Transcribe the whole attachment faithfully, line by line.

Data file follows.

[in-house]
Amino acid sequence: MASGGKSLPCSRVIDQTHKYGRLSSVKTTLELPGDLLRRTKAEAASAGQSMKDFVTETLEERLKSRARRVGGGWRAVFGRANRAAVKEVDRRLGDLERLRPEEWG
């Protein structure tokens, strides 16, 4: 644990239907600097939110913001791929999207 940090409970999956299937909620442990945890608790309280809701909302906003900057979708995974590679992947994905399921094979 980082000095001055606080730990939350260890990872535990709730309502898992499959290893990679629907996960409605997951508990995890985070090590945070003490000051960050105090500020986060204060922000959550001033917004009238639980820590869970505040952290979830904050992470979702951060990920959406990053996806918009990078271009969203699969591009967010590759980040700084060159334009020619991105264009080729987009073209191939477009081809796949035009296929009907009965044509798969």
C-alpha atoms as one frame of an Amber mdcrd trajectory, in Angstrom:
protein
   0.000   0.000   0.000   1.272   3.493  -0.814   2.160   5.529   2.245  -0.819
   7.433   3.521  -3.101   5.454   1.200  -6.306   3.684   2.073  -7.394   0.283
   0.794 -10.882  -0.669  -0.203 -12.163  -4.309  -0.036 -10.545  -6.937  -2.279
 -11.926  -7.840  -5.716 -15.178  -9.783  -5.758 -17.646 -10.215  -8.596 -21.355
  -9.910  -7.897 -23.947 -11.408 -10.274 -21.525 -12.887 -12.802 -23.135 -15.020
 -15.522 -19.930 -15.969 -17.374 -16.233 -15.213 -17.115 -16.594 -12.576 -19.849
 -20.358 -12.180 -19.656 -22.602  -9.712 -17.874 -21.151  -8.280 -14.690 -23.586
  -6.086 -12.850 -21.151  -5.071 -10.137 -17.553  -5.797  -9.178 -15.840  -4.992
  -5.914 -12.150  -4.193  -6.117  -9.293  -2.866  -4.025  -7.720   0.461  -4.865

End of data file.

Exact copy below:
[in-house]
Amino acid sequence: MASGGKSLPCSRVIDQTHKYGRLSSVKTTLELPGDLLRRTKAEAASAGQSMKDFVTETLEERLKSRARRVGGGWRAVFGRANRAAVKEVDRRLGDLERLRPEEWG
């Protein structure tokens, strides 16, 4: 644990239907600097939110913001791929999207 940090409970999956299937909620442990945890608790309280809701909302906003900057979708995974590679992947994905399921094979 980082000095001055606080730990939350260890990872535990709730309502898992499959290893990679629907996960409605997951508990995890985070090590945070003490000051960050105090500020986060204060922000959550001033917004009238639980820590869970505040952290979830904050992470979702951060990920959406990053996806918009990078271009969203699969591009967010590759980040700084060159334009020619991105264009080729987009073209191939477009081809796949035009296929009907009965044509798969």
C-alpha atoms as one frame of an Amber mdcrd trajectory, in Angstrom:
protein
   0.000   0.000   0.000   1.272   3.493  -0.814   2.160   5.529   2.245  -0.819
   7.433   3.521  -3.101   5.454   1.200  -6.306   3.684   2.073  -7.394   0.283
   0.794 -10.882  -0.669  -0.203 -12.163  -4.309  -0.036 -10.545  -6.937  -2.279
 -11.926  -7.840  -5.716 -15.178  -9.783  -5.758 -17.646 -10.215  -8.596 -21.355
  -9.910  -7.897 -23.947 -11.408 -10.274 -21.525 -12.887 -12.802 -23.135 -15.020
 -15.522 -19.930 -15.969 -17.374 -16.233 -15.213 -17.115 -16.594 -12.576 -19.849
 -20.358 -12.180 -19.656 -22.602  -9.712 -17.874 -21.151  -8.280 -14.690 -23.586
  -6.086 -12.850 -21.151  -5.071 -10.137 -17.553  -5.797  -9.178 -15.840  -4.992
  -5.914 -12.150  -4.193  -6.117  -9.293  -2.866  -4.025  -7.720   0.461  -4.865